West Virginia family opens up about battling COVID-19 without even knowing it

(Photo: WSAZ)
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HUNTINGTON, W.Va. (WSAZ) - After being sick for nearly two weeks, Nate Davenport decided to go to the hospital to try to find some relief.

"At that point, they did test him for strep and he did test positive and then he had an ear infection," said Suzanna Davenport, Nate's wife.

"We just thought for a couple of weeks that, that was the issue and he just needed to kind of get over that. But as things progressed, he kind of just got worse and worse."

After going to the hospital on April 17, Nate was admitted for exactly one week and doctors recommended getting tested for COVID-19.

"He had two trips to the emergency room (total) and they did a COVID screen and he was negative both times," Suzanna said. "But after that second trip, the ER, they went ahead and admitted him because some of his levels were off."

Nate said aside from having an ear infection and strep throat, he also was battling a come-and-go fever of 103 degrees.

But he said the hardest battle of all was being away from his wife and 20-month-old son.

"I think to some degree I didn't really know how bad it was," Davenport said. "I was really just worried about my family and how they were feeling through the situation."

Nate's wife, Suzanna, said she received a call one morning from doctors to let her know Nate had to be moved to the intensive care unit (ICU).

"His heart rate was dropping, his blood pressure was low, oxygen levels were decreased and he was in congestive heart failure (so) at that point we were just really scared."

Nate said the doctors told him he had a 50-50 chance of surviving.

"Ultimately our mind goes to what if I don’t get better, what if I don’t make it out of this? How is that going to affect my family? So that was really hard, too," Nate said.

He said even though he tested negative, doctors decided to treat his biggest symptoms as if he had COVID-19. Luckily, Nate never needed to be put on a ventilator and started to get better as days went on.

He was eventually taken out of ICU and able to be released from the hospital back home to his family, but still had no answers as to what his body was fighting off for several weeks.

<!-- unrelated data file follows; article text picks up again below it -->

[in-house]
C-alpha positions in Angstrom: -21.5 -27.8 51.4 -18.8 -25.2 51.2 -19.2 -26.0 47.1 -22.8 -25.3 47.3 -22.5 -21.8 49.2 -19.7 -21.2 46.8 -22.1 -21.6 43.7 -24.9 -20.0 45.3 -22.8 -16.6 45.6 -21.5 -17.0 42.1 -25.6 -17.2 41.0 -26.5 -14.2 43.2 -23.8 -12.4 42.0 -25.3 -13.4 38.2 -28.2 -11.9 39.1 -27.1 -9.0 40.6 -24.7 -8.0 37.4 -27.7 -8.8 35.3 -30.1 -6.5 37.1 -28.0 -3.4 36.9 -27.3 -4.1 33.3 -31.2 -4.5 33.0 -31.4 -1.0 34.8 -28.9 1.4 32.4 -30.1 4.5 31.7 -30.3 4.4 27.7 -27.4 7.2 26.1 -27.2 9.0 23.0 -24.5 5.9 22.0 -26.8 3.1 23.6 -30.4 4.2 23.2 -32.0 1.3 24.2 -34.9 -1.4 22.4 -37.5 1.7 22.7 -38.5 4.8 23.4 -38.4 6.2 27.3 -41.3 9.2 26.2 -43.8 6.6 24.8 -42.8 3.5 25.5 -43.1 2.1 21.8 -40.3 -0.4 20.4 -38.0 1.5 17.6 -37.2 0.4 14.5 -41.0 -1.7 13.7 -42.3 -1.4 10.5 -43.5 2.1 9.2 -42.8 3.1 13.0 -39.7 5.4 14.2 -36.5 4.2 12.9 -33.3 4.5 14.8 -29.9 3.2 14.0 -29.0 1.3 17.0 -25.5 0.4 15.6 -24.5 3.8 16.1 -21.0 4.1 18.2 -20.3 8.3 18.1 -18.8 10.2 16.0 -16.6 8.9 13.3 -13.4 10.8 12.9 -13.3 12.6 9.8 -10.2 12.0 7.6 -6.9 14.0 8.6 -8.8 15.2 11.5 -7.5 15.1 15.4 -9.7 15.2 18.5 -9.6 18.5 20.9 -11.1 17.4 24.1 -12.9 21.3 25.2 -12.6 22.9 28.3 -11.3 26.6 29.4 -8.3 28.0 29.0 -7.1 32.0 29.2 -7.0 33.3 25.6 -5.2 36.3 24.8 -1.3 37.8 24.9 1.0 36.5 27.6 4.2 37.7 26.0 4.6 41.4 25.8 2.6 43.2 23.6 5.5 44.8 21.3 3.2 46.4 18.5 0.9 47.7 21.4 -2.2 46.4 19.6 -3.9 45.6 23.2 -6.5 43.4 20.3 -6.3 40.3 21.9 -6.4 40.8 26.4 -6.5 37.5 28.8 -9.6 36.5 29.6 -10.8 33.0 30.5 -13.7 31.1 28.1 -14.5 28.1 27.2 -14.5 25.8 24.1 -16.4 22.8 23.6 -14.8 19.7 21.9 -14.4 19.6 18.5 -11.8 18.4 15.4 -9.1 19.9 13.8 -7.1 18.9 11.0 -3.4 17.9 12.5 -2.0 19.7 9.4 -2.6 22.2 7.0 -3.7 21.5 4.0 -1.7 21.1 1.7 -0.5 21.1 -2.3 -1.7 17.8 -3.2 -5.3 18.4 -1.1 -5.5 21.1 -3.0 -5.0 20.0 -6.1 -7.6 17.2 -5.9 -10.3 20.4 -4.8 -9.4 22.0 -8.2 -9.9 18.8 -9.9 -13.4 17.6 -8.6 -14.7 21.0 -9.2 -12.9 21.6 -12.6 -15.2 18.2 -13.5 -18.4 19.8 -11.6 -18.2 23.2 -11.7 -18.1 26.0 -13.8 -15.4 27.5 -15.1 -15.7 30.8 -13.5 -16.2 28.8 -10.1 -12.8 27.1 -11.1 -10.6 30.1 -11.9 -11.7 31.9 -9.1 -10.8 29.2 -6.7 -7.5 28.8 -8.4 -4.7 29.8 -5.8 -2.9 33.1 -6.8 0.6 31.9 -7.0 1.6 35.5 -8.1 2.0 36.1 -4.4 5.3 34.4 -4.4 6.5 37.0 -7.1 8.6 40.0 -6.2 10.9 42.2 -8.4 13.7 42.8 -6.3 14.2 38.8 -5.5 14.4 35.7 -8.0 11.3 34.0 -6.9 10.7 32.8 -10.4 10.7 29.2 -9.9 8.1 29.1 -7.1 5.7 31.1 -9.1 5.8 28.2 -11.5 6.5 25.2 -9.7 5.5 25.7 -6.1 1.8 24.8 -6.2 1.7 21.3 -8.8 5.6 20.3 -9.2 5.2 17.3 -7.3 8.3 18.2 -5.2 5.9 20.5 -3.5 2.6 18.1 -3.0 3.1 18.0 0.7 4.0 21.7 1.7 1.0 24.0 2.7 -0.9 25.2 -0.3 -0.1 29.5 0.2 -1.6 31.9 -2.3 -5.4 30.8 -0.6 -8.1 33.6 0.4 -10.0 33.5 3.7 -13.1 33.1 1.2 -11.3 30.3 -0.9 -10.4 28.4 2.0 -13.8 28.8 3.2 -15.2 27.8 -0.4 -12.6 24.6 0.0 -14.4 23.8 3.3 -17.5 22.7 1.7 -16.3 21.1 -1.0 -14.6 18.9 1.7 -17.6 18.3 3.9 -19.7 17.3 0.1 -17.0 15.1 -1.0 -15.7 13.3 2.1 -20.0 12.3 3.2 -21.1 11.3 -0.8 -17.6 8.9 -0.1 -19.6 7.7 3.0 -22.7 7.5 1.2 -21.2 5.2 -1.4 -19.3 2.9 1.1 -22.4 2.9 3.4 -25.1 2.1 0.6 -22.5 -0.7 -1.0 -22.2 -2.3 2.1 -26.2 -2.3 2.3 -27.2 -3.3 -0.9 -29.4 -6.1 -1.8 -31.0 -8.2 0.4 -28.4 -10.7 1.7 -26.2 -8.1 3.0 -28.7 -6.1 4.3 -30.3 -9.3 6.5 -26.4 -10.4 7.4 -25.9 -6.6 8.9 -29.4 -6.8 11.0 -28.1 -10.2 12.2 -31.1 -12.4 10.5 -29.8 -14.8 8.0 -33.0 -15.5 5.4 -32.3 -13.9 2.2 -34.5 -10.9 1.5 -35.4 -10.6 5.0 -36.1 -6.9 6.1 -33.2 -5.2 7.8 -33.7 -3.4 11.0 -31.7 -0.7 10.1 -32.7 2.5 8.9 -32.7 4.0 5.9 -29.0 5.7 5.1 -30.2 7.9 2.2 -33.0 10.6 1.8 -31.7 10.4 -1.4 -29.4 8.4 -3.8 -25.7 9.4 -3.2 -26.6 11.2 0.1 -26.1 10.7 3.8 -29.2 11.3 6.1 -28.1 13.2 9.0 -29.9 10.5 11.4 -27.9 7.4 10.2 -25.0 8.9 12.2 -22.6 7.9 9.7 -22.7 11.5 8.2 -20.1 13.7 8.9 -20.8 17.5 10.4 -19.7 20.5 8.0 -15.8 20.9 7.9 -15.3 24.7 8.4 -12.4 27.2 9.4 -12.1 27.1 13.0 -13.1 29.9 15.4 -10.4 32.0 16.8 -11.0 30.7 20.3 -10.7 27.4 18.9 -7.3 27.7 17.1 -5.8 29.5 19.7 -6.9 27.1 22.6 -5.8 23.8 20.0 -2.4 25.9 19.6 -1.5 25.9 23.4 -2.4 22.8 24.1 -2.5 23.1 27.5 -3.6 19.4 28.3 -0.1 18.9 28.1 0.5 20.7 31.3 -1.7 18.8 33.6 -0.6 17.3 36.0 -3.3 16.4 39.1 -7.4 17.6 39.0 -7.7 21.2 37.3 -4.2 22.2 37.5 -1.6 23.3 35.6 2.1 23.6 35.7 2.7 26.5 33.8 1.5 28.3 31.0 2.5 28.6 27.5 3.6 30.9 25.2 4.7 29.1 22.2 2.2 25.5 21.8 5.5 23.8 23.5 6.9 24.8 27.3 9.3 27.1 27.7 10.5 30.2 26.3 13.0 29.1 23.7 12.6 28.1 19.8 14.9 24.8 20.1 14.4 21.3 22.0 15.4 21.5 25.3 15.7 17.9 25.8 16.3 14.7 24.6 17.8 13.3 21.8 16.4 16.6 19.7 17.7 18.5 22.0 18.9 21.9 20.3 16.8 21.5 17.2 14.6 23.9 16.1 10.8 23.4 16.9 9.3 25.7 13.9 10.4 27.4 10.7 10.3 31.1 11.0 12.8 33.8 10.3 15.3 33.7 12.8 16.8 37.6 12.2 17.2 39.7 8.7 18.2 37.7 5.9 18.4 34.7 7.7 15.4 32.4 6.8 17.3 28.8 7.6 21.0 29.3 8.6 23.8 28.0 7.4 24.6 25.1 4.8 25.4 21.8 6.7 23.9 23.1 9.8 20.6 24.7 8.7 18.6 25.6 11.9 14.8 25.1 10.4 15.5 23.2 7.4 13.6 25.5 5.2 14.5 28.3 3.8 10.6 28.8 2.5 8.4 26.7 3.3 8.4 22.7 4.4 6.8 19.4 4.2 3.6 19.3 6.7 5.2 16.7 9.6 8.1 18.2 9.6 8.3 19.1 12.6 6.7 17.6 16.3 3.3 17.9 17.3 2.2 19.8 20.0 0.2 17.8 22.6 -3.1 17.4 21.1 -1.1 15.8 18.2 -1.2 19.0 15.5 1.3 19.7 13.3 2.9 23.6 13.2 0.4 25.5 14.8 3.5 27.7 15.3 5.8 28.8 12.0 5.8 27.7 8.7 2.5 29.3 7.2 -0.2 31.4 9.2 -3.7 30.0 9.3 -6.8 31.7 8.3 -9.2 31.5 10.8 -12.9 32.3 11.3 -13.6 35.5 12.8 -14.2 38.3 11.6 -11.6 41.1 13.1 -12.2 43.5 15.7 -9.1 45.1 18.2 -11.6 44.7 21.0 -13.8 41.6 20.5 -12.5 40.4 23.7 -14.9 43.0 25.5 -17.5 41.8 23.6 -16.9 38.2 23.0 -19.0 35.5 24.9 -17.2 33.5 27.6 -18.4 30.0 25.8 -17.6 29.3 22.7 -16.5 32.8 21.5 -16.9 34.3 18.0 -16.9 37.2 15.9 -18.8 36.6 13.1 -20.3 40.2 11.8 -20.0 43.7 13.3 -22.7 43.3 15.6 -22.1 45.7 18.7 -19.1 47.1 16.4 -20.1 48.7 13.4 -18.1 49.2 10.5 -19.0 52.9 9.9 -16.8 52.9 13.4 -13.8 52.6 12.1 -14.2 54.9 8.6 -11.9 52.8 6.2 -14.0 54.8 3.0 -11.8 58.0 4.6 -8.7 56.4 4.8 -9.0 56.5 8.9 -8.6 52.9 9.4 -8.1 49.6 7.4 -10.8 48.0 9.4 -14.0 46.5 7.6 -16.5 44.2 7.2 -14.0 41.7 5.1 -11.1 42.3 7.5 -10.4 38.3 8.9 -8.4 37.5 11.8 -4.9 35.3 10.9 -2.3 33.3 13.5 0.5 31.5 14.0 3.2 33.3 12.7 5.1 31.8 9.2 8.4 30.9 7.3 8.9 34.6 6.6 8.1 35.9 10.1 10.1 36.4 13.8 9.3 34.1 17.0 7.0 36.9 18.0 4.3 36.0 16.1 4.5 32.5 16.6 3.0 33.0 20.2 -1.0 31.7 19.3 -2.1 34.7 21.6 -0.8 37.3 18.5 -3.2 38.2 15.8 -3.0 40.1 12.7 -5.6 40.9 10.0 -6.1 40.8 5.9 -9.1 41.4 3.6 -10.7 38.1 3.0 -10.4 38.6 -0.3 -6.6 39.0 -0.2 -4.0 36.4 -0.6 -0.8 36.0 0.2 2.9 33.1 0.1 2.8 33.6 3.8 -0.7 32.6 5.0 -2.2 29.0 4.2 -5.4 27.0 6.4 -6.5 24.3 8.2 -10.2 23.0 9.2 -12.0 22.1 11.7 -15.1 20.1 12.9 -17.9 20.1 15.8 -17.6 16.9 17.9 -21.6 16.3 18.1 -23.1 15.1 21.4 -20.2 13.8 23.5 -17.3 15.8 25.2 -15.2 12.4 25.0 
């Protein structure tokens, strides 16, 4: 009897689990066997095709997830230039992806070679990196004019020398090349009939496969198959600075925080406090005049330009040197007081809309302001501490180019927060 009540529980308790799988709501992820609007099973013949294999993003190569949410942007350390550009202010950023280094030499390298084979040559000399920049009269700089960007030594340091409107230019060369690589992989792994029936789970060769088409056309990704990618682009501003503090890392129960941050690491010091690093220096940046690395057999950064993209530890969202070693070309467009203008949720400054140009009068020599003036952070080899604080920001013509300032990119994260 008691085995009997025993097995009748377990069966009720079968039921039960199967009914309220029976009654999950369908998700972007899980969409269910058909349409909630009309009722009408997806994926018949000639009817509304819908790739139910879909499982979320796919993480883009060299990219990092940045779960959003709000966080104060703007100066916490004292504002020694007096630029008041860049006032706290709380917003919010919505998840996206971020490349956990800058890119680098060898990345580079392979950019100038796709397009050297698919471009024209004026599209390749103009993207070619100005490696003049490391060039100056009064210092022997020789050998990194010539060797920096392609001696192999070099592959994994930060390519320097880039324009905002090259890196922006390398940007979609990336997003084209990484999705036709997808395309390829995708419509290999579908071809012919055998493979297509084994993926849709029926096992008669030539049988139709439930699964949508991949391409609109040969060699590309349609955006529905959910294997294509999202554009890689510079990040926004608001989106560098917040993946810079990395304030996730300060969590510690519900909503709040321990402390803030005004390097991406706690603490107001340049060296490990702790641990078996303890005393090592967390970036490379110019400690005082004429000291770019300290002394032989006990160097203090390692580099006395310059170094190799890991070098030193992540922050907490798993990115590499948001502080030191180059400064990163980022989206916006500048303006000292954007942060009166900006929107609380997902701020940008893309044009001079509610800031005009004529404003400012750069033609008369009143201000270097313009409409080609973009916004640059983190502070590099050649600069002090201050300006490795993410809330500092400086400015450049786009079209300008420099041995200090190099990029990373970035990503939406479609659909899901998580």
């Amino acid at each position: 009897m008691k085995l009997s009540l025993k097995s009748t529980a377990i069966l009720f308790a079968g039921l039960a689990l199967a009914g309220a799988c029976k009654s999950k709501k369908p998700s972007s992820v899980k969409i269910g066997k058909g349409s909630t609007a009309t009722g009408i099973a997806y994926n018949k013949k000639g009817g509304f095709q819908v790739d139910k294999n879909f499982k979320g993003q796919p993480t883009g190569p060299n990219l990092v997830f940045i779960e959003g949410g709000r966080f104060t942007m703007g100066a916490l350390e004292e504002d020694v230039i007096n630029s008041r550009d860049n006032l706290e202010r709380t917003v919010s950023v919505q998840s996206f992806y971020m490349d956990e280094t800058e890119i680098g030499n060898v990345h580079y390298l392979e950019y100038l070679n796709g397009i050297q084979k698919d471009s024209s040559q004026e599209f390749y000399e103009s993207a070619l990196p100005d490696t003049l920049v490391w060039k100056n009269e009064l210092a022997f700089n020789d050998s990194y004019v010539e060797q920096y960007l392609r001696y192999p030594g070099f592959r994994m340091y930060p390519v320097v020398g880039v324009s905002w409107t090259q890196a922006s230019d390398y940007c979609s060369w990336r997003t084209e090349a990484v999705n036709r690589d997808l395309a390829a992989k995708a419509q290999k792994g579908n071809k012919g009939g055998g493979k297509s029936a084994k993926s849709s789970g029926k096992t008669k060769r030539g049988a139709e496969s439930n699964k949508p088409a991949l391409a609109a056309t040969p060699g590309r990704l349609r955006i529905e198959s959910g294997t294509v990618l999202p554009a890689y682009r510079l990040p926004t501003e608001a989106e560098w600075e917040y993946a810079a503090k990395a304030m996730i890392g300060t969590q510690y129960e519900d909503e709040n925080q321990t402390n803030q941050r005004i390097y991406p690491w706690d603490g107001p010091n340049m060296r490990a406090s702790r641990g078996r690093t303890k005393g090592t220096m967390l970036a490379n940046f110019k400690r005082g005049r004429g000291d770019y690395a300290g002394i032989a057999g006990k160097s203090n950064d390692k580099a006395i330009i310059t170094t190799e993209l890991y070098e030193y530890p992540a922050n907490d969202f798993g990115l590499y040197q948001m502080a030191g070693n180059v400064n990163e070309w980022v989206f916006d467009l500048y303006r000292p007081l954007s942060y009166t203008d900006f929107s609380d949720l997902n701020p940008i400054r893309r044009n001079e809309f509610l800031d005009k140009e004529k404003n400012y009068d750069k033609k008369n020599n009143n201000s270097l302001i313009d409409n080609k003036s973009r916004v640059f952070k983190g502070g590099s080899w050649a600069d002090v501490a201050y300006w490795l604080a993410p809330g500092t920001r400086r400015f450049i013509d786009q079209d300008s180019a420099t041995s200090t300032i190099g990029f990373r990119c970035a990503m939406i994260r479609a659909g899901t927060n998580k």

Almost a month later, Nate got tested through antibody testing and found out that he did have the virus.

"Things just kind of slowly started to get better, but all of his organs were inflamed," said Suzanna. "But now we know it was possibly just the inflammatory response from the virus itself but at the time they were just treating symptoms."

"Testing positive afterward was nice to kind of give me closure but at the same time, you see how real the situation was, and scary, and how it could’ve gone in another direction," Nate told WSAZ.

Nate said the news of the illness being COVID came as a shock simply because, he is a 30-year-old, former college athlete with no underlining health conditions.

"It’s really wild the things they don’t know about this virus and how scary somebody who looks like there’s no chance that they’re going to either get this or not be able to fight it can end up fighting for their life a week later."

He also said that the outpouring of support and prayers from the community was something that helped him along the way.

"My gosh, there were hundreds of thousands of people praying for our family, professional athletes, recording artists that I look up to, people reaching out with personal videos. Those are things that definitely made a difference and something that I will forever be grateful for and never be able to repay."

"We’re not promised tomorrow, so we’re just thankful for each day. And although this was a scary time and we thought 'oh that will never be us,' it can be you and it’s a real reality check," Suzanna said.

Through antibody testing, Nate's wife and son also found out that they had the virus, but are all doing well now.